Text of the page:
Believe it or not, there’s actually proven research about how your birth month can affect your health. The Journal of American Medical Informatics Association has released a study that investigated the links between birth month and disease risk.

The Columbia University Department of Medicine also did a study with 1.75 million patients born between 1900 and 2000 that linked 55 diseases with the month that they were most likely to be correlated. If that’s not enough research for you, the Medical Research Council at the University of Cambridge also did a study with 450,000 patients.

With all this data, it’s time to find out what your birth month means about your health.

January

birth month

Photo by Allyson Busch

If you were born in January, you have an increased chance of cardiovascular diseases, specifically high blood pressure and cardiomyopathy (which is a heart muscle disease). However, you have a low protection against neurological diseases as well as respiratory diseases. Want to lower your blood pressure? Try using apple cider vinegar.

February

birth month

Photo by Allyson Busch

Babies born in February have a low protection rate against reproductive diseases and neurological diseases. However, you have a higher risk of cardiovascular diseases as well as lung cancer. Want to eat something good for your heart? We’ve got you covered with some oatmeal recipes – this superfood can help lower your bad cholesterol and keep your arteries clear.

March

birth month

Photo by Allyson Busch

If you’re a March baby, you have an increased chance of heart diseases, specifically Atherosclerosis (when plaque builds up in your arteries) and Atrial Fibrillation (when you have an irregular or rapid heart beat). Want to reduce the plaque in your arteries? Try these easy exercises you can do in your dorm room. And on a positive note, March babies, you are much less likely to experience any neurological problems.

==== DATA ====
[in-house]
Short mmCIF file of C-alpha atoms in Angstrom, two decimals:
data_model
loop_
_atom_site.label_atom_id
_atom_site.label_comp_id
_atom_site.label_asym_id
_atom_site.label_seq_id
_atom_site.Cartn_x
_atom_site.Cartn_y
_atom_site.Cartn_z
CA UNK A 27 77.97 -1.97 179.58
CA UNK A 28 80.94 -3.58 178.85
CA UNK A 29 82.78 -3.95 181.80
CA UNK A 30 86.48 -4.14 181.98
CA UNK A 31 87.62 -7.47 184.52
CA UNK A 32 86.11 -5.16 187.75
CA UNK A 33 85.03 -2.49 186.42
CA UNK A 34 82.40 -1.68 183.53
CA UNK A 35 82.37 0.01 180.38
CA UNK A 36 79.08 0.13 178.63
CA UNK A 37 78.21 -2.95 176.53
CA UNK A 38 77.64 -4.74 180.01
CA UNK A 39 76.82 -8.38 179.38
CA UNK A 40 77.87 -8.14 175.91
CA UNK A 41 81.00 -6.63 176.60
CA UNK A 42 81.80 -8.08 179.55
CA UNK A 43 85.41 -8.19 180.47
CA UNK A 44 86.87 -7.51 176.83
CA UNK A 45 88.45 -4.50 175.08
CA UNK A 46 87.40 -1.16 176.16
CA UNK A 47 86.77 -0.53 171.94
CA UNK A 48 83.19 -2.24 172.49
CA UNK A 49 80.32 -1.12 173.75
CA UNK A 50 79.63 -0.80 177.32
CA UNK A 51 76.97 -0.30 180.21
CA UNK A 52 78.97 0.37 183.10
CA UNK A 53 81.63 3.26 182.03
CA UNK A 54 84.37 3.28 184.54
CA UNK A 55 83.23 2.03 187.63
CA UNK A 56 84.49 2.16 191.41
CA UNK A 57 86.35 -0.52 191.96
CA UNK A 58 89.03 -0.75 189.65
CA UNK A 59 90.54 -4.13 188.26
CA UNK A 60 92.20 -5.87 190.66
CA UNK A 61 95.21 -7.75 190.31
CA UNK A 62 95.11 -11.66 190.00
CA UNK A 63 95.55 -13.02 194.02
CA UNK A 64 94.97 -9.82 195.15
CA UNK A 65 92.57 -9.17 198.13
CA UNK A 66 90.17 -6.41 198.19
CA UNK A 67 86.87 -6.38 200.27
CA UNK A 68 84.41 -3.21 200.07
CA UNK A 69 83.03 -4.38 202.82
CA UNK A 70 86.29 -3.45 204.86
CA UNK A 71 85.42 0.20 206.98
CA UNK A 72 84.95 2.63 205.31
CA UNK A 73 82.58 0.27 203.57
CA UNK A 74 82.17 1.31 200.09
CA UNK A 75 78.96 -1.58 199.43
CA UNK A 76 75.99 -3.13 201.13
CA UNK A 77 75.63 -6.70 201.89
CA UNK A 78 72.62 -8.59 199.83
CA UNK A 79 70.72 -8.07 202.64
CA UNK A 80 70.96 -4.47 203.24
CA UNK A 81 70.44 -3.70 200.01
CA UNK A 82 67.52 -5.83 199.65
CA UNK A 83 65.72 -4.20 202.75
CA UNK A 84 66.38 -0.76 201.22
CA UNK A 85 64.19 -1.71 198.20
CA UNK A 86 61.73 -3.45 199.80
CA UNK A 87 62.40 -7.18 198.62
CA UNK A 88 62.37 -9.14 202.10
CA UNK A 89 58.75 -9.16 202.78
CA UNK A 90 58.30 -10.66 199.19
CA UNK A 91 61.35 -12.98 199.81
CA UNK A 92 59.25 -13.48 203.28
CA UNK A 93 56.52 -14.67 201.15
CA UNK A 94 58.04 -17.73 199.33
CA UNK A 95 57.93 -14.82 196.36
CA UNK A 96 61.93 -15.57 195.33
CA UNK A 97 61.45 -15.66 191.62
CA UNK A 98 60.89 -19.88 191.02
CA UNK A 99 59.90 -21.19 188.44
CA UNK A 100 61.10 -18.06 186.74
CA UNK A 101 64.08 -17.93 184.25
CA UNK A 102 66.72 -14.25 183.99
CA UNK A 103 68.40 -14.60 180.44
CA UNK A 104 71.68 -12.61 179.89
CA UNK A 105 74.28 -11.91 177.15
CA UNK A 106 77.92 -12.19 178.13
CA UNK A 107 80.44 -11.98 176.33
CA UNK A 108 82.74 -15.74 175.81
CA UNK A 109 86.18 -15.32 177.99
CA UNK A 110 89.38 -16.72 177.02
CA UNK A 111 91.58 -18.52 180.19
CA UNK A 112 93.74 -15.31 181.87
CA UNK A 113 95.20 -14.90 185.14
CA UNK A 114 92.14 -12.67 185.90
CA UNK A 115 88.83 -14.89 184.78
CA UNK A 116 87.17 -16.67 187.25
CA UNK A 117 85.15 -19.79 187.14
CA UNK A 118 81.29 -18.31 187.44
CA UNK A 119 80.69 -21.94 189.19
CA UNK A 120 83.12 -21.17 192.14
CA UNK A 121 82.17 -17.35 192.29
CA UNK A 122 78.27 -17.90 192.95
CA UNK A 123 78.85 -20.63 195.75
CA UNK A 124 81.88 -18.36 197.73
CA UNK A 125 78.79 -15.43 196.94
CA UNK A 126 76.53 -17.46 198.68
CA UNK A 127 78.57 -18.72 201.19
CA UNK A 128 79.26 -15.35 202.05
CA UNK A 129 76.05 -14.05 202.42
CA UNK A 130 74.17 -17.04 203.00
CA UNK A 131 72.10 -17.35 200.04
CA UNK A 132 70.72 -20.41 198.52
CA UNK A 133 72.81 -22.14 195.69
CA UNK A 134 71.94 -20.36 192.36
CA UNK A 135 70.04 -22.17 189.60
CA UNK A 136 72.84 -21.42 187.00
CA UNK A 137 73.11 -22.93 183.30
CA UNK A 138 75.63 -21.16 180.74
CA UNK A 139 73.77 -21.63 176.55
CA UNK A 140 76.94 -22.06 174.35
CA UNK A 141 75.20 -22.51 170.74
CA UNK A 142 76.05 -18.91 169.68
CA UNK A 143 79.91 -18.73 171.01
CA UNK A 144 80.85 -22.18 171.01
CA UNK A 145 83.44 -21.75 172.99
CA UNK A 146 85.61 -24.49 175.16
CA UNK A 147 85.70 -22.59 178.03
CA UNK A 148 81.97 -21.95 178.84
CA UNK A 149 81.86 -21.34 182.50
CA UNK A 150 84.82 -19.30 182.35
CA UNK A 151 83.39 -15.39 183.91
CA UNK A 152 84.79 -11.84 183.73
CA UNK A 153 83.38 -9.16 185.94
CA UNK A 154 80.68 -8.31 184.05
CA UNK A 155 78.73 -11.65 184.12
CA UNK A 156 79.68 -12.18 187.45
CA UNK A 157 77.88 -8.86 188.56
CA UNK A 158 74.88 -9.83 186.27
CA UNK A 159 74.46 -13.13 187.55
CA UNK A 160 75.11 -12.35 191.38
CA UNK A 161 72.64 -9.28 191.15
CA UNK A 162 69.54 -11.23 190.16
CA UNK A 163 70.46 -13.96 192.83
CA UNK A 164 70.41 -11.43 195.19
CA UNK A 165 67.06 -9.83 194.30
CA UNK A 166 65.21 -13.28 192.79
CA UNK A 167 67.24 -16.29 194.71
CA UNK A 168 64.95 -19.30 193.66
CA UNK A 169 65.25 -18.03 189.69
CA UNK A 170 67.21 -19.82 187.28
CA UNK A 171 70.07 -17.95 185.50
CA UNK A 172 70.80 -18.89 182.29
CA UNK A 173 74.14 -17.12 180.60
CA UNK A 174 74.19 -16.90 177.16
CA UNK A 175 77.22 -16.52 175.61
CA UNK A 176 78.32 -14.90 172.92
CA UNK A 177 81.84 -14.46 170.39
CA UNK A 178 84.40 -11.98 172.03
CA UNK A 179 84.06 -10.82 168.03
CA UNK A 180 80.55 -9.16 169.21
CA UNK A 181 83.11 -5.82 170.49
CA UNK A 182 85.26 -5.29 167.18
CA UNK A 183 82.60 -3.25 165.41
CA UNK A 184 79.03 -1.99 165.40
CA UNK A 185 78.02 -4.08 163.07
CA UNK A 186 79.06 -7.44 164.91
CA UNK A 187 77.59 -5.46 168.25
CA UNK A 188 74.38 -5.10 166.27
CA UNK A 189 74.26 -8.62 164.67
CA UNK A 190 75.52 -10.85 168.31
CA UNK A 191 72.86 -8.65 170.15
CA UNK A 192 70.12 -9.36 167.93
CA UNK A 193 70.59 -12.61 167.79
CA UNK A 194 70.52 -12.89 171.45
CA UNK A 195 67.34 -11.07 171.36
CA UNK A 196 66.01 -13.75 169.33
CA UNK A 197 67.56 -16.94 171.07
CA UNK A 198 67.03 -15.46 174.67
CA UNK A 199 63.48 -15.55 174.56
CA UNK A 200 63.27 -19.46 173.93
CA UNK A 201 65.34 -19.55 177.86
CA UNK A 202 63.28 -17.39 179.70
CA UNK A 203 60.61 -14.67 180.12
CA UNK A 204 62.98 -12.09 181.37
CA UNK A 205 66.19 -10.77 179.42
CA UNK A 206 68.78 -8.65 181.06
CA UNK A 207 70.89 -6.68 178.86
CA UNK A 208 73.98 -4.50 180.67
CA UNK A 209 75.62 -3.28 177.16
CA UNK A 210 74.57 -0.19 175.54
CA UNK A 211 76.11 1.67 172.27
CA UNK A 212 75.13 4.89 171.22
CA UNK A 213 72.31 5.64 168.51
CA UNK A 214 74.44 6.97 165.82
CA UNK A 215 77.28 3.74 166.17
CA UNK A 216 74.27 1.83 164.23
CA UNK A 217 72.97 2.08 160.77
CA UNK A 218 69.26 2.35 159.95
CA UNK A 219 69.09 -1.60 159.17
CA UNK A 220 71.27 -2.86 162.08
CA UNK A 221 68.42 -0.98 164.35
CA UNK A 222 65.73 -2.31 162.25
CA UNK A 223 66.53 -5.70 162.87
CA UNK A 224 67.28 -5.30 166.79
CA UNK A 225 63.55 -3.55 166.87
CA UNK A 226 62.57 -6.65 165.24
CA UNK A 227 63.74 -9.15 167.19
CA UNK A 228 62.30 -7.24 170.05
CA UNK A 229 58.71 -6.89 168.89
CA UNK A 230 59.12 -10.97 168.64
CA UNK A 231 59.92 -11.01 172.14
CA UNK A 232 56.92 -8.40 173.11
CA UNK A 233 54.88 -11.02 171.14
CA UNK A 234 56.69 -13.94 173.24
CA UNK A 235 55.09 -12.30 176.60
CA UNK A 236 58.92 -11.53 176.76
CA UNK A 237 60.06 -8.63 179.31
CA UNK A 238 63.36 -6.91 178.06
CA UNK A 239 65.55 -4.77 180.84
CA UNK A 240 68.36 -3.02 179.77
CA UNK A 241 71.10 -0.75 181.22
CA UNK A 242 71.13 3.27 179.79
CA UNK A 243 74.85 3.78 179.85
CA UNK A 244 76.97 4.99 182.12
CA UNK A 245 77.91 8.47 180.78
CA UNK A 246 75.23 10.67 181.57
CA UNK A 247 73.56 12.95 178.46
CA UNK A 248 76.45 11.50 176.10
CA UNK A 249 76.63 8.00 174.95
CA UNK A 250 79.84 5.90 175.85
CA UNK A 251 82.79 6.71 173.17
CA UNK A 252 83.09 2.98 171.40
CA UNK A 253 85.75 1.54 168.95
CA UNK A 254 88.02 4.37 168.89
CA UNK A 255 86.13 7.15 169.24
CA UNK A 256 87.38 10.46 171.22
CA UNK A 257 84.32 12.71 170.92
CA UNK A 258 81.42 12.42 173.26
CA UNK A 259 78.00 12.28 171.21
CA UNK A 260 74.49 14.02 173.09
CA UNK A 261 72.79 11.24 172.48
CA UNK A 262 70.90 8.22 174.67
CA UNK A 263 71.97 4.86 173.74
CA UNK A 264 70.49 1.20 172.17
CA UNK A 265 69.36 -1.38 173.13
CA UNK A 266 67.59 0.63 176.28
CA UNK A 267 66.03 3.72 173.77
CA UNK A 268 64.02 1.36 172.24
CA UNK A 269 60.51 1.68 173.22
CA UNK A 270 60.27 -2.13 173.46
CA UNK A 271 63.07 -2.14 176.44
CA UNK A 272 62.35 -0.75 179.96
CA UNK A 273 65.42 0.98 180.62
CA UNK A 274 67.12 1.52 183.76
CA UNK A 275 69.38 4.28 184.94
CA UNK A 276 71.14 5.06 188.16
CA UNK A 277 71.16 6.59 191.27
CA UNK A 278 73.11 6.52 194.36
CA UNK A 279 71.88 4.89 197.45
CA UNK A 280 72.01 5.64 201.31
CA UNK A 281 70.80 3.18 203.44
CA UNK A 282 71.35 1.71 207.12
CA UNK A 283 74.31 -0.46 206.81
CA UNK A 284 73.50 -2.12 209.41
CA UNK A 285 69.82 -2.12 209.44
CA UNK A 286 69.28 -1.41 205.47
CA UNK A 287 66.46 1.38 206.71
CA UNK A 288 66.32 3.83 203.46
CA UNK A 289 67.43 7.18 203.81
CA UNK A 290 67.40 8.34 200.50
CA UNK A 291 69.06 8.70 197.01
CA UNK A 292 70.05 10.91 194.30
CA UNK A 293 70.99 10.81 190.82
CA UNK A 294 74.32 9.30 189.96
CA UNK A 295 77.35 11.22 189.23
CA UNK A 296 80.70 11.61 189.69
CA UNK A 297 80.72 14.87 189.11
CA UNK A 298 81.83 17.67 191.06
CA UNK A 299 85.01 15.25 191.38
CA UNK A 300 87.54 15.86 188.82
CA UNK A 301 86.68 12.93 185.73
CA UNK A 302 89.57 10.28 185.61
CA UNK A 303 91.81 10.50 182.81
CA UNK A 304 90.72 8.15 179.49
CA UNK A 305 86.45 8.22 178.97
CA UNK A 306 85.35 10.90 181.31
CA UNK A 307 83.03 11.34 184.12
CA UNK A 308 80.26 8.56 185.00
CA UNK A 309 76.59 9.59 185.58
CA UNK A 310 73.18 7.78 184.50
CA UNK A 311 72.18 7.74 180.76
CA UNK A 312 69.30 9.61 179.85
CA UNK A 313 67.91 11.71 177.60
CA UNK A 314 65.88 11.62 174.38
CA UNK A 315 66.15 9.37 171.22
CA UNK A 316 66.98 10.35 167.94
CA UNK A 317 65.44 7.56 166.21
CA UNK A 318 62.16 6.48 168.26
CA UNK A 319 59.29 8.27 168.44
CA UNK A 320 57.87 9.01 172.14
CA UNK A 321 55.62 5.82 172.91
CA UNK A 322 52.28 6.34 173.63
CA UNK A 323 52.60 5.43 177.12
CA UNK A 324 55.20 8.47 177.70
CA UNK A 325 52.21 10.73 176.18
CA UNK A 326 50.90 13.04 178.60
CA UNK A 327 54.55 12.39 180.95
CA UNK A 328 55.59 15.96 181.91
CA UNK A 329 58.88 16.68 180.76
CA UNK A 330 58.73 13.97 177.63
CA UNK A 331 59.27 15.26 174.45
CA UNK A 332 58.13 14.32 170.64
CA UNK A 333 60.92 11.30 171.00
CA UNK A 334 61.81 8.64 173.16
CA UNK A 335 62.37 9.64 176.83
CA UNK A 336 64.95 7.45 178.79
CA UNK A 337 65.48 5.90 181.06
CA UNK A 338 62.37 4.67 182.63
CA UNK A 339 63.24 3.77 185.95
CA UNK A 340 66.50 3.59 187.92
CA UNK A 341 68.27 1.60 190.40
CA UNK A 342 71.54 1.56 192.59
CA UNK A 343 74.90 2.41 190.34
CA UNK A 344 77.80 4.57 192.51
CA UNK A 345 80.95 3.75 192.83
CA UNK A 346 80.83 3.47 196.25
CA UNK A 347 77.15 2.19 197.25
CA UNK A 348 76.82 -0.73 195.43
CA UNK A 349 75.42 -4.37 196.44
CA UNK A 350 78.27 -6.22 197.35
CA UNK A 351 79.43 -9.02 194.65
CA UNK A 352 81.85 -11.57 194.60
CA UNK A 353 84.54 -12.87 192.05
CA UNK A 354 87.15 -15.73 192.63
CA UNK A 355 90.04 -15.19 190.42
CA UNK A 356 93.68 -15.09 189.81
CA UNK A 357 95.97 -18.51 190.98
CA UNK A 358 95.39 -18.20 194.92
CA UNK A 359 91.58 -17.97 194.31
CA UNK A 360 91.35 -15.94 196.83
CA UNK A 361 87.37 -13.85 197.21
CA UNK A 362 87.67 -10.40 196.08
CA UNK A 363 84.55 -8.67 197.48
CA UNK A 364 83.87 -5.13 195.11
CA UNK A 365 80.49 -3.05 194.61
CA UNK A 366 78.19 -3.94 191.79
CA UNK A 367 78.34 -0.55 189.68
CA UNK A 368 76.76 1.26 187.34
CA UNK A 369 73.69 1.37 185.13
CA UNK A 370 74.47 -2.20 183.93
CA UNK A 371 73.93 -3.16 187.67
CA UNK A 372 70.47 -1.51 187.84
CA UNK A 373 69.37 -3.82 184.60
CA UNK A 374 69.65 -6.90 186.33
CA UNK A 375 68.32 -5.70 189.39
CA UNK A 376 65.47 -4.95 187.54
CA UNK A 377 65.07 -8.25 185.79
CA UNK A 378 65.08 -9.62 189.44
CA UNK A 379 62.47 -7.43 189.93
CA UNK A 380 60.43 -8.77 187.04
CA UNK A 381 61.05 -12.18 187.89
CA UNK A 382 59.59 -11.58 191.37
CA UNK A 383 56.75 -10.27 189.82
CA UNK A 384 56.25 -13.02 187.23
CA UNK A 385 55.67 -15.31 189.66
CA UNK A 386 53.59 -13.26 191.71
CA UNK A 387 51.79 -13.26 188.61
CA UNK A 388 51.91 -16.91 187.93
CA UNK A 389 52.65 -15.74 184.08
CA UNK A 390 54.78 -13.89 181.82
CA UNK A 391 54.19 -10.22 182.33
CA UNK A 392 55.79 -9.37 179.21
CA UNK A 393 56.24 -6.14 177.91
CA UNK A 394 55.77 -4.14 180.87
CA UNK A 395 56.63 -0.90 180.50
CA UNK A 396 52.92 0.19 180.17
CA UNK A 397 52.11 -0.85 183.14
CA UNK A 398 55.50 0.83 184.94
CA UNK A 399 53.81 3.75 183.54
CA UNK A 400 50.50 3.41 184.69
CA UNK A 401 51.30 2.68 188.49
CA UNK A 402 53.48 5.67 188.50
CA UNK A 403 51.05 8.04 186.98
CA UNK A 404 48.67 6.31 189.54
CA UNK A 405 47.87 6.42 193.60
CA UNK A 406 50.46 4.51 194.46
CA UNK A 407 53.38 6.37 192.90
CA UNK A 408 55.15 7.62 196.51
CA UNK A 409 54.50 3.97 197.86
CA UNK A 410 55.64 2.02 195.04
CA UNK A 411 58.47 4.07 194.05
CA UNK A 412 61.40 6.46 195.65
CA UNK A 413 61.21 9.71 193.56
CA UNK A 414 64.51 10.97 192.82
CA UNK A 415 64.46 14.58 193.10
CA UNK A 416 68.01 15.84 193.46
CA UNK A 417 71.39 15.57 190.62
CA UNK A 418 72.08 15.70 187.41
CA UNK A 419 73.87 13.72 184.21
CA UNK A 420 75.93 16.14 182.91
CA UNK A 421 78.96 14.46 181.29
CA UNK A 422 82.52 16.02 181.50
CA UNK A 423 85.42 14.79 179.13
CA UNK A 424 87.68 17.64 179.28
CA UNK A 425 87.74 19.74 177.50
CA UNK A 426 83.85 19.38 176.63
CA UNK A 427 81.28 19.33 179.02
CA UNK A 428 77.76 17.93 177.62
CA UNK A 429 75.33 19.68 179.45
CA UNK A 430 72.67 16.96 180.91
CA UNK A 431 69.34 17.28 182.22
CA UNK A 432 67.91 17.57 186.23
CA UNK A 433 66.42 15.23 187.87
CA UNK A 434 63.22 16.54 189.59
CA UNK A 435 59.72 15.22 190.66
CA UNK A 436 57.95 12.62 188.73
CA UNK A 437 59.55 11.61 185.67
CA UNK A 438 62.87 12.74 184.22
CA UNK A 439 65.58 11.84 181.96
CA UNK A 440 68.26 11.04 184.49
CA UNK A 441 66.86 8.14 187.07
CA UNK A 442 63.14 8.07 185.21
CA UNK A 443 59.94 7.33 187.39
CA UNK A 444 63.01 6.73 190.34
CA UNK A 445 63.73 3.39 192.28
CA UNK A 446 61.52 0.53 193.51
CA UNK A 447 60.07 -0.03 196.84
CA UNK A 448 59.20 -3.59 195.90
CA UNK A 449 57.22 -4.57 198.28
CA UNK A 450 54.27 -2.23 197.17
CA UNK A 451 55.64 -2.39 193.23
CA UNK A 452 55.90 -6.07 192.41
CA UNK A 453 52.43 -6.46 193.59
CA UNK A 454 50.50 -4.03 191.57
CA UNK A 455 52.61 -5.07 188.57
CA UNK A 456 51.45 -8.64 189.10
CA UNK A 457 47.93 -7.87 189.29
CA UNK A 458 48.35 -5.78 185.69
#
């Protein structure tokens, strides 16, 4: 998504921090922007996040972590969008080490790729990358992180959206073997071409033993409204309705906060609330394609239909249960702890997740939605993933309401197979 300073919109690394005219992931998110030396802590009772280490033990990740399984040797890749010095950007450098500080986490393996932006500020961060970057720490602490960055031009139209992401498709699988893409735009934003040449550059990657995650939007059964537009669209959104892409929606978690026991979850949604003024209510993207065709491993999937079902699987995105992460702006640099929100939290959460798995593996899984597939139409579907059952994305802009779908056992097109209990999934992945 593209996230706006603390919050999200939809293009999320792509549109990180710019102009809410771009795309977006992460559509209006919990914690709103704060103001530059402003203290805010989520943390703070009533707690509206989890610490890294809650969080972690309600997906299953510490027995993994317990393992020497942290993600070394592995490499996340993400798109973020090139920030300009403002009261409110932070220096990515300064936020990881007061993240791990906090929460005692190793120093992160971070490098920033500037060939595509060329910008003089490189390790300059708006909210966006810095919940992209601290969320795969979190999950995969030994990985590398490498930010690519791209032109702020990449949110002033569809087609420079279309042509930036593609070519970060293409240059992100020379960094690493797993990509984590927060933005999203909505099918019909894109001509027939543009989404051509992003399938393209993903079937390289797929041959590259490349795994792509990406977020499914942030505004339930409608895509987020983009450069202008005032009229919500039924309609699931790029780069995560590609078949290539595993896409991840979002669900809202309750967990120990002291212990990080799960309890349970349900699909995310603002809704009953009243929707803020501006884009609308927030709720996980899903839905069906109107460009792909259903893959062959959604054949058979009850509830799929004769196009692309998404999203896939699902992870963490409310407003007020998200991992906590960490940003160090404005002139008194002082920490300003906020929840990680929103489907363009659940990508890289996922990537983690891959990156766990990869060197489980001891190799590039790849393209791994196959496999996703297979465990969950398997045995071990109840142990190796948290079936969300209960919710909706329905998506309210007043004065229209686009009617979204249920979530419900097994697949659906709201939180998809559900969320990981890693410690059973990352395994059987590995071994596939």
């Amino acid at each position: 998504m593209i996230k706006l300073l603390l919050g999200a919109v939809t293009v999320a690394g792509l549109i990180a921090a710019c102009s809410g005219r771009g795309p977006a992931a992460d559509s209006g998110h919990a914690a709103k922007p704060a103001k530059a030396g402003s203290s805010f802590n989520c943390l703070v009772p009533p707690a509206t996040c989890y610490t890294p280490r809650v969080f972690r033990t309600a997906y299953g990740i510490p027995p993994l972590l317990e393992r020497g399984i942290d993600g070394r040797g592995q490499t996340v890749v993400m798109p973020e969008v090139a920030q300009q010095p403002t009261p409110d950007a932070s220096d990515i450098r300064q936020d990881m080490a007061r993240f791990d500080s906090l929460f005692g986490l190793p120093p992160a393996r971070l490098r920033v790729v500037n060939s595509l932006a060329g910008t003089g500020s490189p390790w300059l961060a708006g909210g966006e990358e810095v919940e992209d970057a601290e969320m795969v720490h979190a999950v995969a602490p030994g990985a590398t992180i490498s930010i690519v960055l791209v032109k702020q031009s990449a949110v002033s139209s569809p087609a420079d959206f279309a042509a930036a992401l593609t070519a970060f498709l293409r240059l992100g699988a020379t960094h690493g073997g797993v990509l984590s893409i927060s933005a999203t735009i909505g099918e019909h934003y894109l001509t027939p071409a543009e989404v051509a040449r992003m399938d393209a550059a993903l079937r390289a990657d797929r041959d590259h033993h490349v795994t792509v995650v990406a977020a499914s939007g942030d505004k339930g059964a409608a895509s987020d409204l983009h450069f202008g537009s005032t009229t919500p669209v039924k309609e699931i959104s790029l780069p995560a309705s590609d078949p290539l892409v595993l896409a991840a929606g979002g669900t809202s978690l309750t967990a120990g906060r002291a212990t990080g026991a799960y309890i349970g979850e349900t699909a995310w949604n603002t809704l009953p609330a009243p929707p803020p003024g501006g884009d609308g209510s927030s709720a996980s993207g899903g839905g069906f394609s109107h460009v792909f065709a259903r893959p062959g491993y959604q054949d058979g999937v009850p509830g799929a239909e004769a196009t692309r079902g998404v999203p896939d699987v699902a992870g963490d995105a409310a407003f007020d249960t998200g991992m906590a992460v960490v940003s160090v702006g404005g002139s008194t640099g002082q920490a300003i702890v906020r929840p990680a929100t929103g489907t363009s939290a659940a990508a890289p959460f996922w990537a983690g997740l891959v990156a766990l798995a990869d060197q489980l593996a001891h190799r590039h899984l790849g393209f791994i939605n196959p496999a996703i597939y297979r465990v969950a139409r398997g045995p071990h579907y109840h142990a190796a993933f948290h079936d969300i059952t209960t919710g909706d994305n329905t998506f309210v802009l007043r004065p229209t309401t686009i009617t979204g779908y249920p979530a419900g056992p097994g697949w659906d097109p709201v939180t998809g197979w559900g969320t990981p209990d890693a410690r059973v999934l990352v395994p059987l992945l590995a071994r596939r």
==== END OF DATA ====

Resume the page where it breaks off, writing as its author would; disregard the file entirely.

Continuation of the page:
April

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Photo by Allyson Busch

Those born in April have an increased chance of angina (chest pain due to a heart disease). The chance of other cardiovascular diseases is also increased. But just like March, you’re much less likely to experience neurological problems. Want a way to prevent Angina? You might just have to make a lifestyle change to reduce stress. Try these seven super foods that can help reduce stress for an easy start.

May

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Photo by Allyson Busch

If you’re born in May, you’re a lucky one! Generally, there’s no increased chance of diseases for babies born in May, but women born in this month might be slightly less fertile than those born in other months. Want to start eating healthy despite your lower risk? Try these five healthy eating hacks to start.

June

birth month

Photo by Allyson Busch